Tuesday, October 28, 2008

Redefining The Dream, Part Two

Surrogacy feels like a string of giving ups at times. Not that all the things you have to give up are bad. I will not have to experience morning sickness, which is great because I hate to vomit. Then there are the huge things. I will never feel the kicks coming from inside my body, and I might not be there to hear the first heartbeat. All these things I have come to terms with, it is all a part of how I get to become a mother and I will give up anything to make that a reality.

Hospitals have policies and procedures that are in place for a good reason, but these same policies and procedures could cause us to have to give up even more. If our child has to be delivered by c-section, we would have to give up being there when our child is born. Most hospitals only allow one other person to be in the operating room, and I could never imagine going into surgery without my husband. Each time a situation comes up where I have to make a decision I always try to think what I would want if I were the one who was pregnant. For me my husband is the world's best painkiller, just knowing that he is there makes me feel a thousand times better.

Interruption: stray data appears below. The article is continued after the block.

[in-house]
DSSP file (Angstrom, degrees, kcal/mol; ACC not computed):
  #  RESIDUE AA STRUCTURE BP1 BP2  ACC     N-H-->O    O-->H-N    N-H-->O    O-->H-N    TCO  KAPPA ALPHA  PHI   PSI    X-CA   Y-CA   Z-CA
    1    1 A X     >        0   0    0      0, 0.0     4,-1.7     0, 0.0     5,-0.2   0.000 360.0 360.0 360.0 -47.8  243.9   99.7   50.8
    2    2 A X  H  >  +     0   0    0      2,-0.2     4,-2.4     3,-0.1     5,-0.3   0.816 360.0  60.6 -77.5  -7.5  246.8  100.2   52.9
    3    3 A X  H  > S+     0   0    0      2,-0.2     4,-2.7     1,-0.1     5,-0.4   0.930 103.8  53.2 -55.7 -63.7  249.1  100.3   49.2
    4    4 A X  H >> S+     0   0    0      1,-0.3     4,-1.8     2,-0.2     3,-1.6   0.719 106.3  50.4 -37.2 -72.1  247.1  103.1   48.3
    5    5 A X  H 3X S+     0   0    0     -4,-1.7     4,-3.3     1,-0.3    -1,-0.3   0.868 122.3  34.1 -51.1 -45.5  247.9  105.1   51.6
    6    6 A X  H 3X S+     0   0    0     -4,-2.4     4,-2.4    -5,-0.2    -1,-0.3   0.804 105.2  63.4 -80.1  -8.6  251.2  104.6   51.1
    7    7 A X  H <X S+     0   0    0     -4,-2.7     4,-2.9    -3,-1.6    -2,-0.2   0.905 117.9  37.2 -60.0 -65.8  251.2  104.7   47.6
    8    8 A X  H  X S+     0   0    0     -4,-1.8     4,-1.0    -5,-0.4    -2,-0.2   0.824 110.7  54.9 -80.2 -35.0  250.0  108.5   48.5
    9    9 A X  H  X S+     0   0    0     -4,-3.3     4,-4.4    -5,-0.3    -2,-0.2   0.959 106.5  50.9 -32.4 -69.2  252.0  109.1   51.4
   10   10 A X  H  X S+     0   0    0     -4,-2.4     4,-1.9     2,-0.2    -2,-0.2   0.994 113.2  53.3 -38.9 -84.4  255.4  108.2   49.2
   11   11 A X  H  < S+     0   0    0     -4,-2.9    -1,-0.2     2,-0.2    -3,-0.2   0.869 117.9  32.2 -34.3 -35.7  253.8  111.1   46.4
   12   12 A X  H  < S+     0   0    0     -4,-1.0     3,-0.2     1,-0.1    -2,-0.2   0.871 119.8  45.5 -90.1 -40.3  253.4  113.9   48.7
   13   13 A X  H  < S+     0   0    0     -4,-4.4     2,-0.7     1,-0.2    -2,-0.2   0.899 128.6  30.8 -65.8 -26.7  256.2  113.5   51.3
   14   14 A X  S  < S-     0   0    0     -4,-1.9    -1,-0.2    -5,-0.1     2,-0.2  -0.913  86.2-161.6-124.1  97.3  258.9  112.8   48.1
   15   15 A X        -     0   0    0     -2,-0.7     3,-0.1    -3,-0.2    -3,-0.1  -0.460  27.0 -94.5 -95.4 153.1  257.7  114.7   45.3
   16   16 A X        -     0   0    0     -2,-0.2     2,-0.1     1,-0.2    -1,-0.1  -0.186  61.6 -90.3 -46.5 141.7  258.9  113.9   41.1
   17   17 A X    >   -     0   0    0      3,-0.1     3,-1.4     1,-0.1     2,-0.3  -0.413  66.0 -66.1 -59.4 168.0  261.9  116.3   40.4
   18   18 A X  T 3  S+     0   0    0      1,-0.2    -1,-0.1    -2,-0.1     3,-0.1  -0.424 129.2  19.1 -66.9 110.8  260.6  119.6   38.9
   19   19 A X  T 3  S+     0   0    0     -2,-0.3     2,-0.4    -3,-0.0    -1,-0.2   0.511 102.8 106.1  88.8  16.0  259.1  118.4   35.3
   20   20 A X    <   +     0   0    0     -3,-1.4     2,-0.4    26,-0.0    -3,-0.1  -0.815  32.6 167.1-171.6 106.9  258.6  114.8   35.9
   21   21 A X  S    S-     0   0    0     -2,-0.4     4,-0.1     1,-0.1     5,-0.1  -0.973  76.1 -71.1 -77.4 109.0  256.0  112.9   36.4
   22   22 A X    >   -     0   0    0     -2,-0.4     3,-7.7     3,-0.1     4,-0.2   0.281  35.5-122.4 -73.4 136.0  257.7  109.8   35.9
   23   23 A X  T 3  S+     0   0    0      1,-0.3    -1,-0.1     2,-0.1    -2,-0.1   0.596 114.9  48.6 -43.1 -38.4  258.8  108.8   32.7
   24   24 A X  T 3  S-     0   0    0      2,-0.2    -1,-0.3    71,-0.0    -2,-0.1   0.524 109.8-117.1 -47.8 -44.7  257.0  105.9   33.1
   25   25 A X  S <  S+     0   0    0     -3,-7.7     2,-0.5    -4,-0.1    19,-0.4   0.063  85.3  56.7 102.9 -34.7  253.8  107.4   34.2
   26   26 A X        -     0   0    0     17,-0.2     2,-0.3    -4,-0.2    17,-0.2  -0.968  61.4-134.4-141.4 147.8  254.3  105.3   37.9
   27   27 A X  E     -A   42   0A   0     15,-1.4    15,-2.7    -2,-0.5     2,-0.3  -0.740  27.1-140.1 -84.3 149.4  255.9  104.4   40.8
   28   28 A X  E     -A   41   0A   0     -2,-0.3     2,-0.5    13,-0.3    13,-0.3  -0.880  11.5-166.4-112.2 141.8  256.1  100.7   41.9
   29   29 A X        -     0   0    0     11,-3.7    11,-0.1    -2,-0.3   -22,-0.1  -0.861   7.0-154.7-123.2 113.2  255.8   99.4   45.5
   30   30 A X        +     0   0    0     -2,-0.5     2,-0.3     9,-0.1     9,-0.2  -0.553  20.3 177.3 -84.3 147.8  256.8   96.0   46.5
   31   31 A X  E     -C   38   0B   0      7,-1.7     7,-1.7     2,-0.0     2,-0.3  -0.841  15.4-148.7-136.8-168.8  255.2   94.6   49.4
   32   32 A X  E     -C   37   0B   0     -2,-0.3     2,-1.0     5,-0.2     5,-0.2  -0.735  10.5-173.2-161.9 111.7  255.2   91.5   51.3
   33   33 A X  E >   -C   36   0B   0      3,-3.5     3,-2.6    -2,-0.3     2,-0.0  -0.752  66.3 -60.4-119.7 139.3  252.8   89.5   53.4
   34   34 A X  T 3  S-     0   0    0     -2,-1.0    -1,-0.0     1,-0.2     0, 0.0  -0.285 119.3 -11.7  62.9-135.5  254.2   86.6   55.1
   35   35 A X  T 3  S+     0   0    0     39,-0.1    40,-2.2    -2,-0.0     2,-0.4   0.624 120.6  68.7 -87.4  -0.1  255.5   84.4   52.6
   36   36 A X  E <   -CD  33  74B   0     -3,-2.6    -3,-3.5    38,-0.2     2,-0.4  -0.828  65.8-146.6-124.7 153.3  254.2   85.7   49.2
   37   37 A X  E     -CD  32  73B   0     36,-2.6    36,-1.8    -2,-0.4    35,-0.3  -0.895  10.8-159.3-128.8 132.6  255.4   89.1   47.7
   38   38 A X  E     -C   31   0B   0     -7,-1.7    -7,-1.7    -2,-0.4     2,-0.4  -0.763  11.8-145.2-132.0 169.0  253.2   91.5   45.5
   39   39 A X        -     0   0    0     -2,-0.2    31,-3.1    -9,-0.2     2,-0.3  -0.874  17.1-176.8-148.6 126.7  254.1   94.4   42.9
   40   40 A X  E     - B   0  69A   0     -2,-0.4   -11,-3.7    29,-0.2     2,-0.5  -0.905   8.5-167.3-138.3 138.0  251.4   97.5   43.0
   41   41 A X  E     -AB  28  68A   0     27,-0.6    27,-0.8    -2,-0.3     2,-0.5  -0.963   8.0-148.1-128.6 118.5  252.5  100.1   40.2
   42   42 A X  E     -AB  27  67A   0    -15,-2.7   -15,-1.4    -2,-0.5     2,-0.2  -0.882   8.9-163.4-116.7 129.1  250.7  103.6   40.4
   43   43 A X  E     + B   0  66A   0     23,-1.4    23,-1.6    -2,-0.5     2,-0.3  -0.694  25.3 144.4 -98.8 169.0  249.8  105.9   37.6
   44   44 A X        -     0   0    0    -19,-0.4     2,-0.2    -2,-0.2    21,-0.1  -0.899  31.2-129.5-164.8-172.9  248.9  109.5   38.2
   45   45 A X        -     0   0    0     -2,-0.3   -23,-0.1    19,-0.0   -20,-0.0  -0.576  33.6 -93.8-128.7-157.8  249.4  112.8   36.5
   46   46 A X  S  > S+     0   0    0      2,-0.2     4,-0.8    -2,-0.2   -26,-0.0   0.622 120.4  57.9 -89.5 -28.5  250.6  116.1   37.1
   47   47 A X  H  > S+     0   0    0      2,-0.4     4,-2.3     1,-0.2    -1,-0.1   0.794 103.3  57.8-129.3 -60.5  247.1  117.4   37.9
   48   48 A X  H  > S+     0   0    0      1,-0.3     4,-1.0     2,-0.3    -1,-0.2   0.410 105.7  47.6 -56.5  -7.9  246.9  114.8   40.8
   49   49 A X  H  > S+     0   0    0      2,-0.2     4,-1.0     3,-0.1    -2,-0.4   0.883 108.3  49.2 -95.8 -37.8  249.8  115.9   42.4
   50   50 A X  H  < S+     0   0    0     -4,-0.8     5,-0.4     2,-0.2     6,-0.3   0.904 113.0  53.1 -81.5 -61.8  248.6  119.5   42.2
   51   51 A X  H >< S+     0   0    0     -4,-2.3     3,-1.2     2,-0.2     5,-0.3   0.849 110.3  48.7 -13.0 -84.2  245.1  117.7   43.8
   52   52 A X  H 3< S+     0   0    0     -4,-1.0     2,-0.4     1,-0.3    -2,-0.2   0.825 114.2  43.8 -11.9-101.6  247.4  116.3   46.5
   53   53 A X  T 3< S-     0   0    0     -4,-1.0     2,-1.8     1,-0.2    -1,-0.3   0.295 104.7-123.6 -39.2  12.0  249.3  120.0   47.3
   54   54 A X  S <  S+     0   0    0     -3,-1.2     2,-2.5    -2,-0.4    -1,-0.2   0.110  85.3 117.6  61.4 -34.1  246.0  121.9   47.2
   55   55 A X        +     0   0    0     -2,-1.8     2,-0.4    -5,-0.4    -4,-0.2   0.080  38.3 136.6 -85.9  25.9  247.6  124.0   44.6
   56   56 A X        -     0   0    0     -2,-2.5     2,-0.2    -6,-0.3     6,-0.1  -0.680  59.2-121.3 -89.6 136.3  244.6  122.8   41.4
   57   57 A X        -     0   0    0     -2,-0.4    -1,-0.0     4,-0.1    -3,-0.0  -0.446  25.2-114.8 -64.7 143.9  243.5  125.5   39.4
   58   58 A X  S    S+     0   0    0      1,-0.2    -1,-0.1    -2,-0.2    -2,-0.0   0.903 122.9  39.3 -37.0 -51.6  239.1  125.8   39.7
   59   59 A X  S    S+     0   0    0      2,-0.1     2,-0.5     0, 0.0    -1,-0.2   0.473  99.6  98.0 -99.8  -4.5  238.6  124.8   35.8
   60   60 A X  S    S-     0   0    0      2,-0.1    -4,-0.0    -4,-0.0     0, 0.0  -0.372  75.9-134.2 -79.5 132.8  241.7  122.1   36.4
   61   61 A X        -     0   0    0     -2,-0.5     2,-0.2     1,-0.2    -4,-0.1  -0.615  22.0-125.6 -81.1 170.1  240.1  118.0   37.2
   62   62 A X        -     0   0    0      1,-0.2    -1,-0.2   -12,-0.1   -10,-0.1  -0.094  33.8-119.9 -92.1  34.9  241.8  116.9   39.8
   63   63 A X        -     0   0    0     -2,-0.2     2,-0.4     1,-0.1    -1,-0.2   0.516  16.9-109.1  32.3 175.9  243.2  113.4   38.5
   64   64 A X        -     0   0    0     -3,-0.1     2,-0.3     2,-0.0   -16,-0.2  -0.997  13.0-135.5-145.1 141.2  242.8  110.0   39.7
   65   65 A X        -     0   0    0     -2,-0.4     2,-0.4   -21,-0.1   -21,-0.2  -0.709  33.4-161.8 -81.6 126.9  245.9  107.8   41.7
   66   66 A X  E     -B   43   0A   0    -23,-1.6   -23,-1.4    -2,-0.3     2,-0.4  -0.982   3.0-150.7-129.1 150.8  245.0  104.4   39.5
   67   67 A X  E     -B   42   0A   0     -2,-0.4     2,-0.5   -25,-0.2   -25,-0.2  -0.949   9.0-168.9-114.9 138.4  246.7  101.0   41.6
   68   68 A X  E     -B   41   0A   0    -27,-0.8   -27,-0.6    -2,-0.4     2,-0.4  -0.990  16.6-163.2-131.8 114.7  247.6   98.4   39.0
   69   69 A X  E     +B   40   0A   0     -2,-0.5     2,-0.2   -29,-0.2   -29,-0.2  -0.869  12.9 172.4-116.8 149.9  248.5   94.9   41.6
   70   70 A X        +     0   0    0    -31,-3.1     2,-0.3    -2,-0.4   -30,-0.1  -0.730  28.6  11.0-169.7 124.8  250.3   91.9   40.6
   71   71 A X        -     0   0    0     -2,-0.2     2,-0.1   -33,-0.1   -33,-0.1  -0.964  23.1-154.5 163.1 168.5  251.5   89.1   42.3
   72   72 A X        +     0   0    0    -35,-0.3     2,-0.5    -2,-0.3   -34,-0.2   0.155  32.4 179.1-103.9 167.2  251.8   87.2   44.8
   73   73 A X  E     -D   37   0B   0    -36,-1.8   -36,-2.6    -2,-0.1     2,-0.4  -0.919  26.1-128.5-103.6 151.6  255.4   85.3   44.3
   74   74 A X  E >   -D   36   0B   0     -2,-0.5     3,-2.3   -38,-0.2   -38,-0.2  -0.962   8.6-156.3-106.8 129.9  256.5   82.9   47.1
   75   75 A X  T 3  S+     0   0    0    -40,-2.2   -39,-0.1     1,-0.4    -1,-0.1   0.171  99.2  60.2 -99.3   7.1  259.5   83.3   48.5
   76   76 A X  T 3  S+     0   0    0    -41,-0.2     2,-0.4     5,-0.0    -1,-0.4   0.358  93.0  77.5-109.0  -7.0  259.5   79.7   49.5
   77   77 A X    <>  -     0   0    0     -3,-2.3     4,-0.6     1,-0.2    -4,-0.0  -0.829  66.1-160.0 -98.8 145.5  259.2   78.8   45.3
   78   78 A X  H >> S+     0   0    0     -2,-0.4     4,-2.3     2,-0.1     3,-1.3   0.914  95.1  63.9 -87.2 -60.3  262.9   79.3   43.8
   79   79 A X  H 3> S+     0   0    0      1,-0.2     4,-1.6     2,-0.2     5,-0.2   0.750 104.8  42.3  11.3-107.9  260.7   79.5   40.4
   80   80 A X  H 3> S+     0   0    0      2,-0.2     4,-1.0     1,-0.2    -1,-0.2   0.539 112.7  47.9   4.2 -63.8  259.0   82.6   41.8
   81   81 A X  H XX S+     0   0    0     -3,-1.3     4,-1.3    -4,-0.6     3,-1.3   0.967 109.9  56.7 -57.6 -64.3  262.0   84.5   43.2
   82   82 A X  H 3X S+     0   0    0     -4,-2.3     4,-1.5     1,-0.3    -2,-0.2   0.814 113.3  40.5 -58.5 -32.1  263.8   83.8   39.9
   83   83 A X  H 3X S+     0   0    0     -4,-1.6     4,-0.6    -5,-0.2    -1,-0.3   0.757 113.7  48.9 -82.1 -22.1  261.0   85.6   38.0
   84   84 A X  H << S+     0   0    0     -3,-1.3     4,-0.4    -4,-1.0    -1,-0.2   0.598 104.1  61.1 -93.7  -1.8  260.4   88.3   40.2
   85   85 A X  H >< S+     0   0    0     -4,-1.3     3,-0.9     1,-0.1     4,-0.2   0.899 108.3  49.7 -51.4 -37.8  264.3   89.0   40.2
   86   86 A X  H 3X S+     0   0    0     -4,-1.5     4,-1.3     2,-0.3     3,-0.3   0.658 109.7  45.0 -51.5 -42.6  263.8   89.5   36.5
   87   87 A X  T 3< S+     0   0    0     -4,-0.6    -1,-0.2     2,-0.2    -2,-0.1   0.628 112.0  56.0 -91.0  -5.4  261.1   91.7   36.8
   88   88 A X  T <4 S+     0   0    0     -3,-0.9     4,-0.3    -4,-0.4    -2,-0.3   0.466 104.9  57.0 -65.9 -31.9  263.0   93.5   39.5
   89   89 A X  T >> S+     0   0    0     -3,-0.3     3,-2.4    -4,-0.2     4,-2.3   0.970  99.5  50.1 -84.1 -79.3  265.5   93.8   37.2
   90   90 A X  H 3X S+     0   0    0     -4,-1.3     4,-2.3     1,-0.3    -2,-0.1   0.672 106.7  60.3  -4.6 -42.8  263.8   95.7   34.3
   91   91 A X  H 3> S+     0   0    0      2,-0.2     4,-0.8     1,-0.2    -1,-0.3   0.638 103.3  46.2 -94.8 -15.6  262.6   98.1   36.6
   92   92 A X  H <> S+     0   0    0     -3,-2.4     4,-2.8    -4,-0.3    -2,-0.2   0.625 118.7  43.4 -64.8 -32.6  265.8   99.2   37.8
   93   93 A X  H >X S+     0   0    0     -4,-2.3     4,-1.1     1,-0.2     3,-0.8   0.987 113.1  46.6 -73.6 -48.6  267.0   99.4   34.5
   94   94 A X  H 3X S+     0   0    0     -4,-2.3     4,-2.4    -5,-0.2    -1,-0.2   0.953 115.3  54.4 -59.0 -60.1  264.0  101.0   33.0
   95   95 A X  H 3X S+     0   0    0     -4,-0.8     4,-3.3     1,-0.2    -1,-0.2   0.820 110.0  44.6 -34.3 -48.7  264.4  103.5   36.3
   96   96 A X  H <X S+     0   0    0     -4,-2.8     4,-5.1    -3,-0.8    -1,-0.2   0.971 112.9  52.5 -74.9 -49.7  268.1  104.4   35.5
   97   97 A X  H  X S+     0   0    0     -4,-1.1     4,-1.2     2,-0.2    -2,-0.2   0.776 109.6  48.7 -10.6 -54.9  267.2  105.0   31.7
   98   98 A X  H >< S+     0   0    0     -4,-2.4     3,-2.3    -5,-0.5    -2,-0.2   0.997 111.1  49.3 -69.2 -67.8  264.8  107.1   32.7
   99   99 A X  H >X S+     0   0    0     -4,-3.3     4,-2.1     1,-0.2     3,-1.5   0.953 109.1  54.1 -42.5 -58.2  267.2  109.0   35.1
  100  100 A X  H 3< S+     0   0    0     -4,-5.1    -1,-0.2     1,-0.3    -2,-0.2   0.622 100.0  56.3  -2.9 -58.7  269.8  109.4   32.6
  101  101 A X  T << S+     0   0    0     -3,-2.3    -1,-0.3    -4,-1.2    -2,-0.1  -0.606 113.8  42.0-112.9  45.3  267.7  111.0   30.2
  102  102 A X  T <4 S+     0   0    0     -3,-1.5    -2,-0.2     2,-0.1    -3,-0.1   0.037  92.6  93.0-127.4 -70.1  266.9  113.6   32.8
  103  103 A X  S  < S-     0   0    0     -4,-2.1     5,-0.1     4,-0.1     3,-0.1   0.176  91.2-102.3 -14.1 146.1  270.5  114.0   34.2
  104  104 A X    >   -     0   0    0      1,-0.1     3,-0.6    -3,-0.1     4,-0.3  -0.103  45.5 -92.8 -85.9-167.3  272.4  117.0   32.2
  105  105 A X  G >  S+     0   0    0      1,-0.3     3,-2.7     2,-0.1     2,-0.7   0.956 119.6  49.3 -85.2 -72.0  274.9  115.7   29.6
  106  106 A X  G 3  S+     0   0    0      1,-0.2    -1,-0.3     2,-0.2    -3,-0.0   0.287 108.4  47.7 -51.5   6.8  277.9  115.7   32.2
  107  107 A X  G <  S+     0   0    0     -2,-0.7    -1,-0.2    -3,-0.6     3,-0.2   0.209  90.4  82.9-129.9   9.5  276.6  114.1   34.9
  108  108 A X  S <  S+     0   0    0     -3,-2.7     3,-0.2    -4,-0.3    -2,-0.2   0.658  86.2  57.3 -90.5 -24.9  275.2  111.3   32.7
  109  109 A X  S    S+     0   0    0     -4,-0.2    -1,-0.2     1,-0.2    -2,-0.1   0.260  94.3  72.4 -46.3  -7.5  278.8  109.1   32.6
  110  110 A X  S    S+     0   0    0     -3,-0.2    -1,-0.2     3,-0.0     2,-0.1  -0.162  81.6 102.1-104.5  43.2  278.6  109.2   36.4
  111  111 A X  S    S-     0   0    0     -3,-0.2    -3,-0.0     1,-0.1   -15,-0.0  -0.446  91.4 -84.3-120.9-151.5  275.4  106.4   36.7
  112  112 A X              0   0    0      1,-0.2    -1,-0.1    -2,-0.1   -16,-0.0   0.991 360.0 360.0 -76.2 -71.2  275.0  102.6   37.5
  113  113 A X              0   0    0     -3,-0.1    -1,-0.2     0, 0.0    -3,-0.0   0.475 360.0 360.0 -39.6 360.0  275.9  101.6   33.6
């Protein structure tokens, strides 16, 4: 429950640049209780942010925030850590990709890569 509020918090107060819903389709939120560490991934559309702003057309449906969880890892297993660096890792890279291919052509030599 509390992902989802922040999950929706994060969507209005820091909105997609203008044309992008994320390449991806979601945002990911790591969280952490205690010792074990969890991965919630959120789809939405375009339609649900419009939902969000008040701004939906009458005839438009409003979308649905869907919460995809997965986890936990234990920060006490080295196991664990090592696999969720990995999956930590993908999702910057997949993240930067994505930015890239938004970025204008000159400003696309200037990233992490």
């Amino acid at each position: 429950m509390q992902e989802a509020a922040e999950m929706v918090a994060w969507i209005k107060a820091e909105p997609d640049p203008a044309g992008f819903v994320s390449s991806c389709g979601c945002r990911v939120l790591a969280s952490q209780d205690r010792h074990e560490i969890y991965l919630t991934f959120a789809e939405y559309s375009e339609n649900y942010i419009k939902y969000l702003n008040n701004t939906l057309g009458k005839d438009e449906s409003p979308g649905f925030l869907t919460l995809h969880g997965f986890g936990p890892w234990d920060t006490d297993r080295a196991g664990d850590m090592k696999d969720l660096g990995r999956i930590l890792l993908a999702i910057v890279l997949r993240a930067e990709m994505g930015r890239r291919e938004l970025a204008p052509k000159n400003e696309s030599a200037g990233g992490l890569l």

Recently, a surrogate that I know had this situation come up and she was afraid to tell her intended parents that she wanted her husband to be with her. My reaction to this was of course you would want your husband to be there. Sure, this is another thing that I may have to give up and this one seems huge compared to some of the other things, but there are other people to consider here and it is a fact of surrogacy that this journey is not all about me. In fact very little of this journey is about me. This is a concept that is difficult at times, not because I am that conceited, but because having a child has been the center of my universe for so many years. Without our dream of completing our family our child would not exist. The child our surrogate is carrying is not just a child; he/she is the culmination of years of dreams, heartache, tears and a lot of hard work. What helps me remember that this is not just about me and my family is that without this amazing woman our dreams would never come to fruition. In addition, this wonderful woman and her family will forever be tied to my family and disrespecting her and her family would be disrespecting a part of my child.